These People Wanted Their Cars To Be Coffins: You Can Take It With You

Yes, you can take it with you. Your favorite car, that is. We’ve all heard about people being buried in a car or truck rather than just a pedestrian coffin. Especially in Africa, the internet is rife with stories about loved ones requesting they be buried in this or that vehicle. 

Are these car coffin stories real?

Grandpa Munster's Dragula
Grandpa Munster’s Dragula coffin dragster | Getty

But some of these car coffin stories are pretty sketch-at least according to the New York Times. Like the Nigerian man who was buried in a BMW in 2018. His son purchased it specifically for the burial, and there are pictures of it in the ground. But while the images were real, this isn’t what was happening. They were shot while filming a scene for the movie “Social Club.” 

Then there’s the story of a wealthy man in Brazil burying his Bentley in preparation for the day he died. The time and day of the car burial in São Paulo were blasted over social media. Naturally, the press, and the curious, showed up. The businessman even posed next to the car with a shovel. 

But it was all a publicity stunt to inspire organ donations. “It is absurd to bury bodies, which can save many lives,” as reported by the Irish Times. “Nothing is more valuable. Be a donor, tell your family.” 

Some car coffin requests are really real

Car coffin carrier
Mortician Sille Kongstad moves a coffin using a bicycle funeral car | Getty

But some are really real, though details become more exaggerated over time. An oil heiress named Sandra Ilene West wanted to be buried in her 1964 Ferrari, one of several she owned. She died in 1977, at the age of 38. The burial took place at the Alamo Masonic Cemetary in San Antonio. The site is well known because it has attracted the curious for years.

Supposedly, she was buried in a 330 America, a 12-cylinder Ferrari for sure. But not the most beloved in a long line of desirable Ferraris. That didn’t matter to Sandra, as it was supposedly her favorite of the bunch. 

Unfortunately, it was involved in an accident a few months before she died. So images of the burial show only a gray concrete box. Ms. West and the Ferrari were sealed inside “to deter anyone from digging it up.” As if. In Texas, and elsewhere, it is completely legal to be buried in something other than a casket.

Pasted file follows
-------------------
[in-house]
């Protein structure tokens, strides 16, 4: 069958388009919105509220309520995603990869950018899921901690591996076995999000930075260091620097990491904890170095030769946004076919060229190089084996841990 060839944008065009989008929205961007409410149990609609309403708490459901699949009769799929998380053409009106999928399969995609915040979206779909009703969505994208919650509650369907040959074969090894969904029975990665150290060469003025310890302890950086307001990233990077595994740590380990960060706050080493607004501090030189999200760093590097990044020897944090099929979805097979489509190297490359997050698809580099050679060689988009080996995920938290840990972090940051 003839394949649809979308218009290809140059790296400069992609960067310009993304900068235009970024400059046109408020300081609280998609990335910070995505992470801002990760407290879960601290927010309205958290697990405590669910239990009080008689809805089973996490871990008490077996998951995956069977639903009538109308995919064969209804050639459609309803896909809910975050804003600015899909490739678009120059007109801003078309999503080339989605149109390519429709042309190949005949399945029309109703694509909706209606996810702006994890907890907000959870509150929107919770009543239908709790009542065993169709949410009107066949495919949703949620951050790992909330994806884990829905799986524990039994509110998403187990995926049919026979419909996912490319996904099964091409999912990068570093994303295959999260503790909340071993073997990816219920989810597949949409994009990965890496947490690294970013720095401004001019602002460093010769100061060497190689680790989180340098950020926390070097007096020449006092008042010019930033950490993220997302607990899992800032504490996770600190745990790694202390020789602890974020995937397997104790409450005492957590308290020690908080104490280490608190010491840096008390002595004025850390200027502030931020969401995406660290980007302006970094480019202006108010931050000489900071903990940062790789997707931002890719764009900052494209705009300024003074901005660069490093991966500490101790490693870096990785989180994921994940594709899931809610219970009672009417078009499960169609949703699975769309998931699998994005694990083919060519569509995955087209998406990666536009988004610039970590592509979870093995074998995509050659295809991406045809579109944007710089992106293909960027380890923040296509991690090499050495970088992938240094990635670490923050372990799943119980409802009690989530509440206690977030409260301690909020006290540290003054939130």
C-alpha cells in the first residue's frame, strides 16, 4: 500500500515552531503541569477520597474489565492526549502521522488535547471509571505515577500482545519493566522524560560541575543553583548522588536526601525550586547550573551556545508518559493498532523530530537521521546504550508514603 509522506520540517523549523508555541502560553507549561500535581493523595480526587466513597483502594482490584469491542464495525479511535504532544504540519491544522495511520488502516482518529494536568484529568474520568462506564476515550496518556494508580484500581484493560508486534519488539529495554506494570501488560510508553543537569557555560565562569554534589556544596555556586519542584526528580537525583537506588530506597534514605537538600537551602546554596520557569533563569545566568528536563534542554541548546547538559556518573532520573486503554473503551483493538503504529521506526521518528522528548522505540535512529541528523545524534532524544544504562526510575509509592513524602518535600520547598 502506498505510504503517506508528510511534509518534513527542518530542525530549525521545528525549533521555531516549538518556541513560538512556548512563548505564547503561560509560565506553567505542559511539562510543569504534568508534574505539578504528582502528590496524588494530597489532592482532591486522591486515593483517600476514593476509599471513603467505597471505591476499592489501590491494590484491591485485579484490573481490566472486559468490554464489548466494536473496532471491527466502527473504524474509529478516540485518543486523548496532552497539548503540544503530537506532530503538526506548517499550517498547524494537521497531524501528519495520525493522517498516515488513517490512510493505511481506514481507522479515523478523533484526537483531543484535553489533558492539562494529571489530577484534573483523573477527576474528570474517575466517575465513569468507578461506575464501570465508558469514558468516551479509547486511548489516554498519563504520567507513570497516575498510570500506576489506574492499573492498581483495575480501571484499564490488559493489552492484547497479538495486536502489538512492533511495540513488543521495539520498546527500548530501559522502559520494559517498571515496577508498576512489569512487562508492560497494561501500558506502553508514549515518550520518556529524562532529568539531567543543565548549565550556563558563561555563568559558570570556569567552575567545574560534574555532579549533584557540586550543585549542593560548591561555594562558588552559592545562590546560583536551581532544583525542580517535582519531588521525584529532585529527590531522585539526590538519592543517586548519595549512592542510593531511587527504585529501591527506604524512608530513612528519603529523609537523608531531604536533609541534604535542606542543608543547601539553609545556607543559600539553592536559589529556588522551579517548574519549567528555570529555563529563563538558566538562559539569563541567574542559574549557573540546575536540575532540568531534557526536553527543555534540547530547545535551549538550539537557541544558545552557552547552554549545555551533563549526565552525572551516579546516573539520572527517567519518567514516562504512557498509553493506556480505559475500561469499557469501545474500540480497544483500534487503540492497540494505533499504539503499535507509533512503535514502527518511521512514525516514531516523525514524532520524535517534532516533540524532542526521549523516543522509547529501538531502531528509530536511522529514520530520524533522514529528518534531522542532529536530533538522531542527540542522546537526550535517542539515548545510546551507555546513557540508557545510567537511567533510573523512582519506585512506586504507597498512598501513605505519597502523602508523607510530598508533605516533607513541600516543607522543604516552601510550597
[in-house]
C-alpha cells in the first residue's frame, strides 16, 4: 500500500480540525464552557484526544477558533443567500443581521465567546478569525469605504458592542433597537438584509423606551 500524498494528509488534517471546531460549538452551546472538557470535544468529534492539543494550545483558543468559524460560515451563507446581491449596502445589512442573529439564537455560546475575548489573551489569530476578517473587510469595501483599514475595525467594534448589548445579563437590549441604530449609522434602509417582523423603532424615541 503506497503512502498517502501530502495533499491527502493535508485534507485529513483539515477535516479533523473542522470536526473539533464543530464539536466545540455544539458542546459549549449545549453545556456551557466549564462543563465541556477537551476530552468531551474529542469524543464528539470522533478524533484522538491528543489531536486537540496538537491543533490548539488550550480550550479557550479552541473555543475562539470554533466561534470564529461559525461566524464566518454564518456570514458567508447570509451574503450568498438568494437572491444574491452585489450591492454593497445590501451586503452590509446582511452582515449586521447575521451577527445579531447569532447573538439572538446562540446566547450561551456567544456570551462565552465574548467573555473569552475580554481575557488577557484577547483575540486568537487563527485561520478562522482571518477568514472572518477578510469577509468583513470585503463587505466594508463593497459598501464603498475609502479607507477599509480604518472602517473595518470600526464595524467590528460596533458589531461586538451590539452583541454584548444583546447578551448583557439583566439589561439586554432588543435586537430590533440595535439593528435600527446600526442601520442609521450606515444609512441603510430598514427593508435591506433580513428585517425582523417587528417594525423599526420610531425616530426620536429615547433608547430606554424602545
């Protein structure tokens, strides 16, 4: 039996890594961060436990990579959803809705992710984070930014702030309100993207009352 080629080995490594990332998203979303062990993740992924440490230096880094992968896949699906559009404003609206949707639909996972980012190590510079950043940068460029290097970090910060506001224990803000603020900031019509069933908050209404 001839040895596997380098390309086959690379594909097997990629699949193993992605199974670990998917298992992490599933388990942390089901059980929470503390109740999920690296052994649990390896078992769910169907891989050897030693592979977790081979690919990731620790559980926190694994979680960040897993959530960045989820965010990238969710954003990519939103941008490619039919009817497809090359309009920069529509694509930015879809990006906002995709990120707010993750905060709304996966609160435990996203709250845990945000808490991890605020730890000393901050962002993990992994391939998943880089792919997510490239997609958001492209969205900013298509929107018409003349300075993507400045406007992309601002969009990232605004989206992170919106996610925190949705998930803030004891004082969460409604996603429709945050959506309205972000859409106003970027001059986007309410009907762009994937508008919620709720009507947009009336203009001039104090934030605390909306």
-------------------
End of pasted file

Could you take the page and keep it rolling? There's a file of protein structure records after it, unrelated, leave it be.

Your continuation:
The Ferrari she was buried in had a history

1968 Ferrari 330 America
1968 Ferrari 330 America | Getty

According to the Ferrari Registry, the touring car was originally purchased new by TV producer Burt Sugarman. Though delivered painted Grigio Notte, Sugarman was known for having his Ferrari’s painted candy apple red metal flake by George Barris. 

Sugarman did meet Ms. West, and related to the NY Times she gushed about the car, telling him she wanted to be buried in it. “She was a piece of work,” he said. 

Stevie Ray Vaughan wrote a song about a “Cadillac coffin”

Willie Stokes Jr.
Willie Stokes Jr. in his coffin | Getty

Remember the song “Willie the Wimp” by Stevie Ray Vaughan? It includes lyrics about his “Cadillac coffin.” That song is based on the burial of Willie Stokes Jr in 1984, who had a coffin made to resemble a Cadillac Seville. 

In 1989, Hoosier Aurora Schuck was buried in her 1976 Cadillac Eldorado convertible. Remember those? They were to be the last year GM would produce a convertible, ever. It took 16 gravesites to fit all of the Eldo into the ground. 

George Swanson had his ashes buried in his 1984 Corvette in a suburb of Pittsburgh in 1994. And in 2009, Lonnie Holloway got his wish to be buried in his 1973 Pontiac Catalina in South Carolina. 

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